SideSight, a new Microsoft-developed technology looks like something that deserves to be on a next-generation iPod touch. Or in a magician's repertoire. The SideSight technology is contained in yet another paper that company executives are presenting at the User Interface Software and Technology conference this week. (See Microsoft's take on new ways that cell phones could "talk" as well as guided tours of images.), The paper in question is titled "SideSight: Multi-"touch" Interaction Around Small Devices," and is authored by Alex Butler, Shahram Izadi, and Steve Hodges, all with Microsoft Research UK.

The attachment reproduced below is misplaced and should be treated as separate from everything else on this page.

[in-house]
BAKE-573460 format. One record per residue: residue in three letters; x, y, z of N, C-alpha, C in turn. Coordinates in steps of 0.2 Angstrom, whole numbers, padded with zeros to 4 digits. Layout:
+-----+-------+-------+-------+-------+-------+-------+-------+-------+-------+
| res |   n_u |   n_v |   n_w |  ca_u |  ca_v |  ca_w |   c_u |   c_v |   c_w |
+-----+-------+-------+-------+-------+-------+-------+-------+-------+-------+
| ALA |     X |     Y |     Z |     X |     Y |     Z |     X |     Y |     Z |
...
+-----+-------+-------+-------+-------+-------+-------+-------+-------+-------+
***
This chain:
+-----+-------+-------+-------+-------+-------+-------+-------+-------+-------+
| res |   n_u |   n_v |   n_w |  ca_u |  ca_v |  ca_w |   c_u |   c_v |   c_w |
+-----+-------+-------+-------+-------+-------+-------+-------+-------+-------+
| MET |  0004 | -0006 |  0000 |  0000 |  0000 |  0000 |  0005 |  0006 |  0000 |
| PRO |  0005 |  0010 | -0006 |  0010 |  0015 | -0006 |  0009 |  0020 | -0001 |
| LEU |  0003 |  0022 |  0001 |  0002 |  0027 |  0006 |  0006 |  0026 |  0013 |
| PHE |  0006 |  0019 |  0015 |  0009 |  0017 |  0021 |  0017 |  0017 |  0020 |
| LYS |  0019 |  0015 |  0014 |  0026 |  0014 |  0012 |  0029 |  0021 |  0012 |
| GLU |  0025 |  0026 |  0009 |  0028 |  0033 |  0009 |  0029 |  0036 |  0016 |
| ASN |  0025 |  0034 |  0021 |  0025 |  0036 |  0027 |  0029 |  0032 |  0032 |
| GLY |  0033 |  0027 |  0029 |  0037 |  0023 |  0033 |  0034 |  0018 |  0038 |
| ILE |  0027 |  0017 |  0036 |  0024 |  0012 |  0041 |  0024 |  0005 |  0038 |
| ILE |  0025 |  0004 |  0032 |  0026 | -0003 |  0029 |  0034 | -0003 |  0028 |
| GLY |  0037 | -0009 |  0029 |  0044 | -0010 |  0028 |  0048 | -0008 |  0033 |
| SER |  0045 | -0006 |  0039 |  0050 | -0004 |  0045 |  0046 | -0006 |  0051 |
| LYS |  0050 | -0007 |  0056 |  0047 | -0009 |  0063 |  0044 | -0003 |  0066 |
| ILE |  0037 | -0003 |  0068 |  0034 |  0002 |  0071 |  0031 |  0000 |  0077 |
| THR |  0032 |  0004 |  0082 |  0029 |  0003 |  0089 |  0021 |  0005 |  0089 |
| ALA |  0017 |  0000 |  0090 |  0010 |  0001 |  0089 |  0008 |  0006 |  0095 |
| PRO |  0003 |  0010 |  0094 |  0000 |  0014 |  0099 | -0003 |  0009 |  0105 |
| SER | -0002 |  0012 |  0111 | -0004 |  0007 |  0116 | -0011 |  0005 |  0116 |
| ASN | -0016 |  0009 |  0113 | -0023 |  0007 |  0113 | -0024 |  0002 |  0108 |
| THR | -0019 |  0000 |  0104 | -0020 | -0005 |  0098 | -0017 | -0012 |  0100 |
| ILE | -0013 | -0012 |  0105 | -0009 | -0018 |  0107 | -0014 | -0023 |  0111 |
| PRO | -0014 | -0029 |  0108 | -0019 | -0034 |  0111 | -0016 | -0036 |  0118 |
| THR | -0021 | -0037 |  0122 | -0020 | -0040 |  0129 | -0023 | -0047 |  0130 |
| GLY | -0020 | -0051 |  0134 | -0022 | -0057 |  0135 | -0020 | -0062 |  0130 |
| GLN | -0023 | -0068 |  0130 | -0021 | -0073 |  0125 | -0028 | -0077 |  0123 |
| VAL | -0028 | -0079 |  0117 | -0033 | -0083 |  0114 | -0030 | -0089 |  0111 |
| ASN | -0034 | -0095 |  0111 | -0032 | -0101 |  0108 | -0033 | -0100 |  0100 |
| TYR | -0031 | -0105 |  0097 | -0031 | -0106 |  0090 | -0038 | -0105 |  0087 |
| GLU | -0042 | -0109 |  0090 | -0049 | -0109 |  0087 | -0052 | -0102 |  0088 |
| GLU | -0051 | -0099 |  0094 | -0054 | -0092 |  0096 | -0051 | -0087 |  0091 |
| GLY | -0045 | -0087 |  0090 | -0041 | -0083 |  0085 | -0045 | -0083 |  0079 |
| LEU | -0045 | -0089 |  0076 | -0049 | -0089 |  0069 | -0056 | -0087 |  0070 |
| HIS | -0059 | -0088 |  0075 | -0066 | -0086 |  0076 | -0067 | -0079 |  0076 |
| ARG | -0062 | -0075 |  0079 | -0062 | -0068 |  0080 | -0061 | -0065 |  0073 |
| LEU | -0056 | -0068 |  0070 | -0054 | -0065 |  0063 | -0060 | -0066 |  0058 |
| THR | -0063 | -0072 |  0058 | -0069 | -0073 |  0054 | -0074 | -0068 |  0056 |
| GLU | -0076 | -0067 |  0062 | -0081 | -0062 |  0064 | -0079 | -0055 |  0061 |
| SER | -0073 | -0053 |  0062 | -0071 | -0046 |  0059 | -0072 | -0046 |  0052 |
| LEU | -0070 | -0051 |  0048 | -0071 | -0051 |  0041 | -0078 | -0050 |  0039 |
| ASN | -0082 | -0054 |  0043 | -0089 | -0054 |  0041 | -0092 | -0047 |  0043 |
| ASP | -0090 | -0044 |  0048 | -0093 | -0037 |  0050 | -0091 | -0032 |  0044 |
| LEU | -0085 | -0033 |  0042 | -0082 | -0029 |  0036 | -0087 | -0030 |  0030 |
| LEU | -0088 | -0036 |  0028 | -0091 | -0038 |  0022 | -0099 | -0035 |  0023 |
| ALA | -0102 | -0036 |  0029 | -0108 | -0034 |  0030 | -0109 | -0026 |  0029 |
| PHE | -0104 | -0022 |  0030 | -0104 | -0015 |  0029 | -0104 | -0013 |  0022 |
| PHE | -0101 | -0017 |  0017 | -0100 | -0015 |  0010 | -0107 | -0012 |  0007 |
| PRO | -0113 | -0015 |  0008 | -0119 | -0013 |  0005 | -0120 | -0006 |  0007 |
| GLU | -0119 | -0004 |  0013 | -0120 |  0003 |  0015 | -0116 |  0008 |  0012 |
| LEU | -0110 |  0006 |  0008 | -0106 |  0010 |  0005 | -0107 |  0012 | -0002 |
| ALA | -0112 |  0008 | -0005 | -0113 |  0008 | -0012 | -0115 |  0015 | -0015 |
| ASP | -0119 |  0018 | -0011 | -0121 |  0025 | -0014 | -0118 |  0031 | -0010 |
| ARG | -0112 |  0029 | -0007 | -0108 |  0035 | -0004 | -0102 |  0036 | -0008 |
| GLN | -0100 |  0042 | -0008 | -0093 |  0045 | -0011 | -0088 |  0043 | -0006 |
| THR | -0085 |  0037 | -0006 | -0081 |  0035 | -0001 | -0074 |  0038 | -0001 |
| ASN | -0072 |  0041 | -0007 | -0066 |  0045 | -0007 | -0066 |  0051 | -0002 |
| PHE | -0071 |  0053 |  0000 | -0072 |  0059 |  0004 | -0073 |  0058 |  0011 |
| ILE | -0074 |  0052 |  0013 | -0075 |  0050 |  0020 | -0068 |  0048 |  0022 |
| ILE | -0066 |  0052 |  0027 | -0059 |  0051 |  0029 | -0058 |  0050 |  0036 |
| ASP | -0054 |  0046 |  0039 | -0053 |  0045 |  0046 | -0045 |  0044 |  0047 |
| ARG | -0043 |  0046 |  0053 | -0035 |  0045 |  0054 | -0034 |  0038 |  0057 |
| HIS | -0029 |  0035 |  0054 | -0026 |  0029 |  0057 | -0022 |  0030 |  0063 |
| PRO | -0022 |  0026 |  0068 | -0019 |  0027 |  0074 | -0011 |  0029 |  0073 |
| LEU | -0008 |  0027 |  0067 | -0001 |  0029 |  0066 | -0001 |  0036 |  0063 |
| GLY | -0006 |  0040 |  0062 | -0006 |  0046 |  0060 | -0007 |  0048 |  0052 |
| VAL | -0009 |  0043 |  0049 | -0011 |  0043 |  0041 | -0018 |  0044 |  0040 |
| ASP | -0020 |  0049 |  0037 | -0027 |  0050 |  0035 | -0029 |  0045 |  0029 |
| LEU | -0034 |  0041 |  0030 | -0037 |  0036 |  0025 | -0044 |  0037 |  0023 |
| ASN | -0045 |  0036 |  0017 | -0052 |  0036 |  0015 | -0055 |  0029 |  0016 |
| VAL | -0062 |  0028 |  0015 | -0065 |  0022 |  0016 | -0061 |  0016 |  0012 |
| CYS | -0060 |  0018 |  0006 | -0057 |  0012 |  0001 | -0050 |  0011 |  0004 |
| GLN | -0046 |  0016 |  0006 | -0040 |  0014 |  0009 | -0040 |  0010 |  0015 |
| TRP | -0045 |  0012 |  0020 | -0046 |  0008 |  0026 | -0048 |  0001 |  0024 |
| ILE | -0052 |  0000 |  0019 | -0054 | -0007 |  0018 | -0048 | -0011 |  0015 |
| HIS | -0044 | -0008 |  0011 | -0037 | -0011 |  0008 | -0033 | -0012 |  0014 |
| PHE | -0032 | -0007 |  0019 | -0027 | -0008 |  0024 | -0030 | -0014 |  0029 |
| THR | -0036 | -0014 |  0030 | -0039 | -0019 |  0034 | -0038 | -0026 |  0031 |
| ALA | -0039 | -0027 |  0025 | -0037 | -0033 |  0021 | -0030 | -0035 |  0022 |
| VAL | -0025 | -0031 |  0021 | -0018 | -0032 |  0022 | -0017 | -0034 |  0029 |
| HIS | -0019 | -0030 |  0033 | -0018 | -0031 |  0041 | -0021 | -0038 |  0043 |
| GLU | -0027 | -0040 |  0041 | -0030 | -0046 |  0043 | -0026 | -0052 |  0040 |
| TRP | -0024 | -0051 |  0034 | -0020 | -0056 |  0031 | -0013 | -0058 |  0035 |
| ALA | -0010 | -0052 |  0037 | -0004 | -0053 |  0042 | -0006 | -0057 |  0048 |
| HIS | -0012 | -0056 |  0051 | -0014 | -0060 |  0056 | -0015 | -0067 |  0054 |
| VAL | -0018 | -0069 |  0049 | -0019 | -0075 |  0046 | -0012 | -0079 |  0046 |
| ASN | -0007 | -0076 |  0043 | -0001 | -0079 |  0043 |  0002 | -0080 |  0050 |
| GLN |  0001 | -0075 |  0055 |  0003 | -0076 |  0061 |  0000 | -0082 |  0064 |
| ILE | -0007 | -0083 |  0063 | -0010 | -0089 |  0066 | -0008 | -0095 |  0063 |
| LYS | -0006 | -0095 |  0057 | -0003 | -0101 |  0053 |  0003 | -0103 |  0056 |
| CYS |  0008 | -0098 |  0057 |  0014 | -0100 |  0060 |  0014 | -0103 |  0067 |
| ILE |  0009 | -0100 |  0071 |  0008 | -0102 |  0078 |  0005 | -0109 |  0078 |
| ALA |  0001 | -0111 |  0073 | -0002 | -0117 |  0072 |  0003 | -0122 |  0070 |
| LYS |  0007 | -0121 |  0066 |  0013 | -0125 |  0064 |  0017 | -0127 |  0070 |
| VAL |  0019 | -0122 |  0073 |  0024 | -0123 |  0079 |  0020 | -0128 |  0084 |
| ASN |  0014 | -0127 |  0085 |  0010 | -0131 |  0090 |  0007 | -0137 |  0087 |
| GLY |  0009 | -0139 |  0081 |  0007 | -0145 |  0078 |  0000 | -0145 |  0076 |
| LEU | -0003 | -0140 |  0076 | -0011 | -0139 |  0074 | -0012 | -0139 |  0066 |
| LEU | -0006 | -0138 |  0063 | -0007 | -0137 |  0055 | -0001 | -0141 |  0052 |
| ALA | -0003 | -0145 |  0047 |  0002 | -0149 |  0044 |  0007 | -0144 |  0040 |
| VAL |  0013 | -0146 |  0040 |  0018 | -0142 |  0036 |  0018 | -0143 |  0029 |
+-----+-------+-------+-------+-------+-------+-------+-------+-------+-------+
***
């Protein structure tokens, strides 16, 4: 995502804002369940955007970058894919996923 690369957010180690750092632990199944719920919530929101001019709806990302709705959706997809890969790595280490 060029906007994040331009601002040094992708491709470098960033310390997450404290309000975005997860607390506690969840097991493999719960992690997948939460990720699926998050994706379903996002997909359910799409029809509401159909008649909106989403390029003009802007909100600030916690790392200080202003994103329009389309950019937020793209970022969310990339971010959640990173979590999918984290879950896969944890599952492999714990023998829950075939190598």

SideSight removes "touch" from the device and makes it a function of the paper, tabletop, or even the air that's next to the device. What does this mean? According to Microsoft, it opens up the possibility for "touch" functions to be built into tiny devices that don't actually need a touchscreen.